LAOAG CITY – Enhanced Nutribun and the Kadiwa stores may soon be rolling out again in schools and villages around the country as the Marcos family is poised to make a comeback in Malacañang.
While in Laoag City for the continuing distribution of cash assistance to individuals in crisis situation on Tuesday, Senator Ma. Imelda Josefa “Imee" Marcos vowed to revive the food wholesale agency Kadiwa and the distribution of nutritious buns (Nutribun) -- popularized during the term of her father, the late President Ferdinand Marcos Sr. -- amid the continuing oil price hike and a looming global food crisis.
"The price of gas and basic commodities keep on increasing. We need more ayuda (assistance like Nutribun and Kadiwa stores) that directly benefits the people,” said Imee, whose younger brother, President-elect Ferdinand "Bongbong" Marcos Jr., is slated to assume the highest post in the land later this week.
In Ilocos Norte, the Kadiwa rolling stores and enhanced Nutribun distribution in schools have been sustained beyond the elder Marcos' presidential tenure.
The Kadiwa rolling stores are manned by capitol employees during their outreach programs in different towns and cities of the province while buns enhanced with carrots and squash along with carabao’s milk produced by the Philippine Carabao Center in Batac City are being distributed to school children in the province to help mitigate malnutrition.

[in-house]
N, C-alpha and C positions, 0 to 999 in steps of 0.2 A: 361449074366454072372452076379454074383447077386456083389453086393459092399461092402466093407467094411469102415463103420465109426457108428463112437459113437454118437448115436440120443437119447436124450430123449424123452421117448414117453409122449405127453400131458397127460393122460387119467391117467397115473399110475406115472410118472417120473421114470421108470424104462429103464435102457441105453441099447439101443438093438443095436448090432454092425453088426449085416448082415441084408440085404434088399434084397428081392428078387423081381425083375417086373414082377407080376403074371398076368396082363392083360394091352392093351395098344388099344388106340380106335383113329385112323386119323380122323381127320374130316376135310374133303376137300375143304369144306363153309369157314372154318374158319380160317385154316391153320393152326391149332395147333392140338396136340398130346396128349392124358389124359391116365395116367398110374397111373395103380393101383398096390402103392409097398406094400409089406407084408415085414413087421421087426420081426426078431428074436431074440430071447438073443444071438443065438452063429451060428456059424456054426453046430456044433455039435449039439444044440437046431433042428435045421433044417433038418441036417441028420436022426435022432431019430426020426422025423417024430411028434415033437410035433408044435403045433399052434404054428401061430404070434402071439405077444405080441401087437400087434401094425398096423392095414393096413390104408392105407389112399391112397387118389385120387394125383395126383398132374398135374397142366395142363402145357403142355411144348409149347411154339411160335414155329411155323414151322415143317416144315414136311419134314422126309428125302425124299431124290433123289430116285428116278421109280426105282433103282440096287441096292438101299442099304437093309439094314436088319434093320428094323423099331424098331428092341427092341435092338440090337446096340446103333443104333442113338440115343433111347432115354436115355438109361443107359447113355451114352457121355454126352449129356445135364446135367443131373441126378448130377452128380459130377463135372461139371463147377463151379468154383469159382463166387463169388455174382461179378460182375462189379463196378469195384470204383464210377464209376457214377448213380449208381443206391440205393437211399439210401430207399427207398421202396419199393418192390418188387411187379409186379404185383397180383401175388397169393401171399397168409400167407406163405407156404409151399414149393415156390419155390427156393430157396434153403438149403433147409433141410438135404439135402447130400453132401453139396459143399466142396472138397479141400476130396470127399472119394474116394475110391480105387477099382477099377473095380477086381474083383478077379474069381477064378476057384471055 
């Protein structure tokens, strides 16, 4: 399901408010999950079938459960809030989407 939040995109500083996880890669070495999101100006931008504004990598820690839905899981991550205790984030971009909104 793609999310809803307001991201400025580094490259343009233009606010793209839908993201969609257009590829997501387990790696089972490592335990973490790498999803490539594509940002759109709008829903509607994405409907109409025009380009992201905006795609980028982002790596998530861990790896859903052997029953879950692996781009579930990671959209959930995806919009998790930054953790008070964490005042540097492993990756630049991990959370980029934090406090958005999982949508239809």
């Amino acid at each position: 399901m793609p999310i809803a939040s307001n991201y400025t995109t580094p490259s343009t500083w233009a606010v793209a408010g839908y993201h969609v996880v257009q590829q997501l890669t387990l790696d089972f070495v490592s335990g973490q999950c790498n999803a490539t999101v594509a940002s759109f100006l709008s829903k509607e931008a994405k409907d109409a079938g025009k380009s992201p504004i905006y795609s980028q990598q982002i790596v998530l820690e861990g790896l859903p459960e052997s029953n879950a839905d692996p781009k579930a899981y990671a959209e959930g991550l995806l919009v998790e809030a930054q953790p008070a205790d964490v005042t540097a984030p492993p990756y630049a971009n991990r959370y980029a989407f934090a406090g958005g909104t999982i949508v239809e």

At some point, the Ilocos Norte government likewise provided chocolate milk drinks for pregnant women as part of its 90-day supplementary feeding program in partnership with the Philippine Carabao Center and the Department of Science and Technology-assisted Bakers PH, producer of enhanced Nutribun in Laoag City.
For Ilocos Norte residents, the revival of the rolling stores is a great boost among local farmers and poor families to enable them to cope with the rising prices of food.
During the scheduled visits of the Capitol Express (Capex), a program that brings the different frontline services of the Ilocos Norte government to the grassroots, village residents always looked forward to checking what is up for sale at the Kadiwa store, which sells rice, noodles, sugar, sardines, and coffee, as well as vegetables and poultry directly sourced from producers.
“I am thankful to the Marcoses administration. Their plans and programs are helpful to the masses,” said Lourie de Leon, a resident of Barangay Maruaya, Piddig town. (PNA)